If I’m not mistaken, these NFPA 1561 citations describe what a fire officer called “Main Street Command” should be doing. What Engine 54 did is provide a bunch of words that sound important on the radio, most of which don’t mean anything. What Engine 54’s arrival report fosters is reckless, unsafe and in many states illegal. It ignores often-repeated National Institute for Occupational Safety and Health (NIOSH) fatality investigation recommendations and ignores consensus standards such as NFPA 1021, NFPA 1561 and NFPA 1500.
What the arrival report by Engine 54 describes is a dubious operational mode called “fast attack,” which describes an offensive mode with the following corners rounded:
As each corner is rounded, risk increases and the operation departs from best practices established by NFPA standards and the Occupational Safety and Health Administration (OSHA) mandate, not to mention that fire department liability escalates. If you are a mature, common-sense, strategic thinker, you probably share our judgment: the term “fast attack” needs to be whacked and buried deep so that nobody will find it. “Fast attack” encourages reckless, unsafe and illegal behavior. (We are not advocating that Engine 54 loiter on-scene until the cavalry arrives. There is plenty to do, both strategically and tactically, before throwing the offensive switch.)
Timed hose evolutions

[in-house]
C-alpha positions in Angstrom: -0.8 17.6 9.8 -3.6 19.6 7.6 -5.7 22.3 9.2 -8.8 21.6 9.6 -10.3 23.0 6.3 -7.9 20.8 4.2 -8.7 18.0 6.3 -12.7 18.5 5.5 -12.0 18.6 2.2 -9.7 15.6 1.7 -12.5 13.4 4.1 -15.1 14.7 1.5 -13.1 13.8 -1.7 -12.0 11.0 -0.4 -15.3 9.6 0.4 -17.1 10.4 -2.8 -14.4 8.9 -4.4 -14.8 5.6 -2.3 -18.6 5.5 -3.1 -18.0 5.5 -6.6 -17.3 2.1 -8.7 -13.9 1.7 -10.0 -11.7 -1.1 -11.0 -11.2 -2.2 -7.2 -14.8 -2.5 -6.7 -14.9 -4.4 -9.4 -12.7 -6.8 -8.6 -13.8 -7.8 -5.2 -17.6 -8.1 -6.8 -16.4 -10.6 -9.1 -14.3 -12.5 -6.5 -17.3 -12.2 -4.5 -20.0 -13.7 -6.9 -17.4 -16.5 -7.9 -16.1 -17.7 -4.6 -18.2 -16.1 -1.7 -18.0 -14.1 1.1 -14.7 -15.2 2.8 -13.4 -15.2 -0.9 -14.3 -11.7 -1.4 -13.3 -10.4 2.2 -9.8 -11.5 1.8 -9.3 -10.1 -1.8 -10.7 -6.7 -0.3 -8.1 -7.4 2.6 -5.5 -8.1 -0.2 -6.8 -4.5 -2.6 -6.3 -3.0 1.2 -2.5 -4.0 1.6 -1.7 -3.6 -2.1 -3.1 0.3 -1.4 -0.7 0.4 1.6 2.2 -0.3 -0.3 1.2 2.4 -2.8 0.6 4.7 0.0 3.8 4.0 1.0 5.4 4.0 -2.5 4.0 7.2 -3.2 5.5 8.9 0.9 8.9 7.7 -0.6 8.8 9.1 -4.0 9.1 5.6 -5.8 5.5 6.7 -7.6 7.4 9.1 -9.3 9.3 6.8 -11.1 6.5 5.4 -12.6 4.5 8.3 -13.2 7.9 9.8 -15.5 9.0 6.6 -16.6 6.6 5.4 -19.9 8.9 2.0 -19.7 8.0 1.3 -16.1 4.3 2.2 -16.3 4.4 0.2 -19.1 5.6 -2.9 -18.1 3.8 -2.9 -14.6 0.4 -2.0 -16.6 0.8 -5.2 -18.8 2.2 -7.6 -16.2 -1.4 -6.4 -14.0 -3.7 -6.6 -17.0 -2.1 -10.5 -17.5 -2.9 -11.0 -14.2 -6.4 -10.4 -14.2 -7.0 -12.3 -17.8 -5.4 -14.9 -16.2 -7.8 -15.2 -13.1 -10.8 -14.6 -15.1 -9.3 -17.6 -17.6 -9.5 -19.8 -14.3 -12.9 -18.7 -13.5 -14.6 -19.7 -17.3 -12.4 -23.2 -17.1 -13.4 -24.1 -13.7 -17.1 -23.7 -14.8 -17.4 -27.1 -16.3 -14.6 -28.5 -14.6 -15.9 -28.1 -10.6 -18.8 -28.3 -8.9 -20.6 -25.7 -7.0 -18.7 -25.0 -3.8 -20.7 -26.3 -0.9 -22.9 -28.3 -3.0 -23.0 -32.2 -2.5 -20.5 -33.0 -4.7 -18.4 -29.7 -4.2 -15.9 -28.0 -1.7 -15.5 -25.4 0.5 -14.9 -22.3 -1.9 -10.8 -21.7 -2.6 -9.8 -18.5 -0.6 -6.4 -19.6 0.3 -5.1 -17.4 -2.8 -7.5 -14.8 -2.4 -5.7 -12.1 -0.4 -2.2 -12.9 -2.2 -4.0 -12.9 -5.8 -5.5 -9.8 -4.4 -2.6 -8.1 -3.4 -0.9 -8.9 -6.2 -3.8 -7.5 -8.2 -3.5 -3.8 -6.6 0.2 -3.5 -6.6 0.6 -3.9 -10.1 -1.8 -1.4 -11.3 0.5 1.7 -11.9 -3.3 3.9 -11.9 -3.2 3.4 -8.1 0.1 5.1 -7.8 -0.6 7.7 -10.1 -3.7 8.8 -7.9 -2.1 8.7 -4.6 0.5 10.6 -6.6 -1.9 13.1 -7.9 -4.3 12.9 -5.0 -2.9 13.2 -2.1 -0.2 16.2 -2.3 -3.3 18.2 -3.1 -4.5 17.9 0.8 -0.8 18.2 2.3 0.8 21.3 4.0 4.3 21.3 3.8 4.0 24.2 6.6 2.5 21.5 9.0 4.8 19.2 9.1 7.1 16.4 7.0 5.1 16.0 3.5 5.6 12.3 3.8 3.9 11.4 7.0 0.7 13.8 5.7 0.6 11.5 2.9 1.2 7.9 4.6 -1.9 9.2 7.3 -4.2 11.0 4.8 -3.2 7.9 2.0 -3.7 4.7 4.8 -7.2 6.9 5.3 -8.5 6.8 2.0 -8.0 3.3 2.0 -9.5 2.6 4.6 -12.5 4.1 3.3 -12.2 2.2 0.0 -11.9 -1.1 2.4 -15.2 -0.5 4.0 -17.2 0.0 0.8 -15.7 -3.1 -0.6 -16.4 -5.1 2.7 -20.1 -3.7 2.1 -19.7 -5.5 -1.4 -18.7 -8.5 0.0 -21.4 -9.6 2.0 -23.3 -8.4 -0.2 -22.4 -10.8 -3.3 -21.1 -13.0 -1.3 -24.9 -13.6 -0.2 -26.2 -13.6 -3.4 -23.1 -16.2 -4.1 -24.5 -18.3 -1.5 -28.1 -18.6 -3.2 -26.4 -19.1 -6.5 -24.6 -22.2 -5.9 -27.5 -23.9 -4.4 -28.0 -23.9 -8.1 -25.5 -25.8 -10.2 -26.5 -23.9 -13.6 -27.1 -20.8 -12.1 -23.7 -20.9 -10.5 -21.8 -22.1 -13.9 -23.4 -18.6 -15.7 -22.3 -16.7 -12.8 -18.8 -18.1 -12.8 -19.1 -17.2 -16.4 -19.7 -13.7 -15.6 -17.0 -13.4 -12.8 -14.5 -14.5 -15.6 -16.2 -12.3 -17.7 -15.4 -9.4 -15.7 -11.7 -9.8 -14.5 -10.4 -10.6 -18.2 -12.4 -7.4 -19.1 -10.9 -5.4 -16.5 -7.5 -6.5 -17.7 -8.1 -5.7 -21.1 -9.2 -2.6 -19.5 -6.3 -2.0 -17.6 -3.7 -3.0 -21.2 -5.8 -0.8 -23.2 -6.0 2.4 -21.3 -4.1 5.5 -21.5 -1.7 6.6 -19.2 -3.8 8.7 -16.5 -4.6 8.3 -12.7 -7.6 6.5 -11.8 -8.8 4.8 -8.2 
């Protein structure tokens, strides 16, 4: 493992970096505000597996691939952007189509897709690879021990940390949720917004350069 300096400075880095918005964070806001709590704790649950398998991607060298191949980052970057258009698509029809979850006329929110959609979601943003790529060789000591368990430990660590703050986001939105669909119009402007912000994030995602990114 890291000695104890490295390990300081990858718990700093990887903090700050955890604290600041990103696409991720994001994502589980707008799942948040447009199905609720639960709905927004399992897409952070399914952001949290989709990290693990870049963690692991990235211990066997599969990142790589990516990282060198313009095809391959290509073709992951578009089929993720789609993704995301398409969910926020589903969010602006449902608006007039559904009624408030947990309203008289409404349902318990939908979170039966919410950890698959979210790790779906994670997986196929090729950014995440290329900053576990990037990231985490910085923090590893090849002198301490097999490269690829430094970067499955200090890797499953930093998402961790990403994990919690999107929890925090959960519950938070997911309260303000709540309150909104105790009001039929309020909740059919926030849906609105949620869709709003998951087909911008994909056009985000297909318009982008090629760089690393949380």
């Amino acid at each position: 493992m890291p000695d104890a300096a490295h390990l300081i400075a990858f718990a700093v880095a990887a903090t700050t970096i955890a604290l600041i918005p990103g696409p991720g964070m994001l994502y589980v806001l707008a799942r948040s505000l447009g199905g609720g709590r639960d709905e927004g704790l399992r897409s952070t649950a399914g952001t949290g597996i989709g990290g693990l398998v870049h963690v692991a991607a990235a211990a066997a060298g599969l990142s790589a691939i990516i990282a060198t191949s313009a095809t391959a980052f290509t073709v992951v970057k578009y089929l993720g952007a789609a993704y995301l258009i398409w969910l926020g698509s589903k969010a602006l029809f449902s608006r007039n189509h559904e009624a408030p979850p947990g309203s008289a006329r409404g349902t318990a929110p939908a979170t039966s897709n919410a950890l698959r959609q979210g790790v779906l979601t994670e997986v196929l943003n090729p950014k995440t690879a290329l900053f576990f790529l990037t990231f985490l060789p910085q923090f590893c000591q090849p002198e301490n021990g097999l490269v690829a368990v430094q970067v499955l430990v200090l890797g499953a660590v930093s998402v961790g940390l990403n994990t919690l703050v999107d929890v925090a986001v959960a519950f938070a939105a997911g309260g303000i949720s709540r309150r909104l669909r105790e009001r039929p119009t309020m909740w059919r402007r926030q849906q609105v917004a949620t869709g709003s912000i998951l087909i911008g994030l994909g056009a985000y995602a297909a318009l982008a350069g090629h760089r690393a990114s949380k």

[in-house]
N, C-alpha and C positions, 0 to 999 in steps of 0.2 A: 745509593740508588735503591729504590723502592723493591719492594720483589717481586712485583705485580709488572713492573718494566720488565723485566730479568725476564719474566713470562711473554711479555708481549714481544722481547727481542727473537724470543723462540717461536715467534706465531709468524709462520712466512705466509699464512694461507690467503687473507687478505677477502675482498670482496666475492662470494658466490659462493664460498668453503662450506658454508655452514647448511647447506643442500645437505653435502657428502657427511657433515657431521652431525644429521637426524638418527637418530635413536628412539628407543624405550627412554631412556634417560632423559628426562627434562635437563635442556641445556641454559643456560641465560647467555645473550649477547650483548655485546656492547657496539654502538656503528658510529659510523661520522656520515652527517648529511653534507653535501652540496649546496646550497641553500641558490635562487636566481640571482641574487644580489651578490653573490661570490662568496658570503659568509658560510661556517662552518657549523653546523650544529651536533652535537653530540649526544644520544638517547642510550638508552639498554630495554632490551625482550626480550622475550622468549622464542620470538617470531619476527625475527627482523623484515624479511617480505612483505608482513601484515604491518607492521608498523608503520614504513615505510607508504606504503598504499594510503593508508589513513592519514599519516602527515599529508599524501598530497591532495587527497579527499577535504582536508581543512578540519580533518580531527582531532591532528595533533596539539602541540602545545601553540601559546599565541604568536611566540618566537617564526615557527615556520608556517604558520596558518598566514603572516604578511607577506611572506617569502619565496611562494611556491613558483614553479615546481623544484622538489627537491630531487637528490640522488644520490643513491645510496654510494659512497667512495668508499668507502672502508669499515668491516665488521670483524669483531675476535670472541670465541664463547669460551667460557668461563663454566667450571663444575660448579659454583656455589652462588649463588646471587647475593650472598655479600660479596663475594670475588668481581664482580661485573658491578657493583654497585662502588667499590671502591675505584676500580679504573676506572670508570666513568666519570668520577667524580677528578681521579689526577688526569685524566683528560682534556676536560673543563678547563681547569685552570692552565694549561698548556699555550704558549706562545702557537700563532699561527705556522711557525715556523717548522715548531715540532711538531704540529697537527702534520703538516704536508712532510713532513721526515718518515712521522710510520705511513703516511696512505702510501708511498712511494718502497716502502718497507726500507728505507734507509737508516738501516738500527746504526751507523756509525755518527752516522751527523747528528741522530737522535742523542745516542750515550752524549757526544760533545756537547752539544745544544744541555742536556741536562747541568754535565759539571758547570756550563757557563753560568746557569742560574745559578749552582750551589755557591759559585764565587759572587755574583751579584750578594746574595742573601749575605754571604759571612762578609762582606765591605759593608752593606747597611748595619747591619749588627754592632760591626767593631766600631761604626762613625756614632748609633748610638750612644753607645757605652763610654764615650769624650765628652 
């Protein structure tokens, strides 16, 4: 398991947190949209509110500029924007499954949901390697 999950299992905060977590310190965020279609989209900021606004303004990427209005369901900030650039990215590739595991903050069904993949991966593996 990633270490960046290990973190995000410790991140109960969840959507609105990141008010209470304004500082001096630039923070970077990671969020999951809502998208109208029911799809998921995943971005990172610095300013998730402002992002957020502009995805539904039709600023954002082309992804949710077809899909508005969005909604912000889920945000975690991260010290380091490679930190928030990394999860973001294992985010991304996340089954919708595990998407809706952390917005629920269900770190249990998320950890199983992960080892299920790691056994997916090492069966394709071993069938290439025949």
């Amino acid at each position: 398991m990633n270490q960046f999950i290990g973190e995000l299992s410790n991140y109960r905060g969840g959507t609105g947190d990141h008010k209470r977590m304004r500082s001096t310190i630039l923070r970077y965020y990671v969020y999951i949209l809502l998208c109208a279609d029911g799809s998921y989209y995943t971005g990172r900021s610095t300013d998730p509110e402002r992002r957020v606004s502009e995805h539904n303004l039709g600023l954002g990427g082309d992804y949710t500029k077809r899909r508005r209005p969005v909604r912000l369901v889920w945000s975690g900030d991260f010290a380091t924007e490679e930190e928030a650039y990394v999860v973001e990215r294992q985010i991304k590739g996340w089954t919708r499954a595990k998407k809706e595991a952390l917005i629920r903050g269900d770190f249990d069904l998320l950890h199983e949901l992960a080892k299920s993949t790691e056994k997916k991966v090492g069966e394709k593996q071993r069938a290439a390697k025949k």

It is no mystery why the company officer on Engine 54 jumped off the rig and defaulted to fast-attack mode: it is embedded in the culture. For decades, many fire departments have reinforced (albeit unintentionally) that company officers function as task-level firefighters. Consider this example:
1. To test the tactical competency of an engine company, the training division schedules a timed hose evolution.
2. The tested engine company has three personnel: officer, driver and firefighter.
3. The selected evolution is forward from a hydrant; the evolution evaluator has a clipboard, stopwatch and task-level checklist. The clock starts when the engine stops at the hydrant.
4. After stopping at the hydrant, the firefighter loops the supply hose to the hydrant and signals the driver to drive forward. The firefighter remains to dress and operate the hydrant.
5. After dropping a couple hundred feet of supply hose, the engine stops. The driver chocks, pumps and establishes the hydrant supply to the engine.
6. What does the officer do? (Remember the stopwatch is ticking.) The officer shoulders and extends a pre-connected hoseline.
7. After charging the hydrant supply line, the firefighter joins the company officer, who is at the nozzle.
8. The clock stops when the officer (or firefighter) opens the bale and shows water.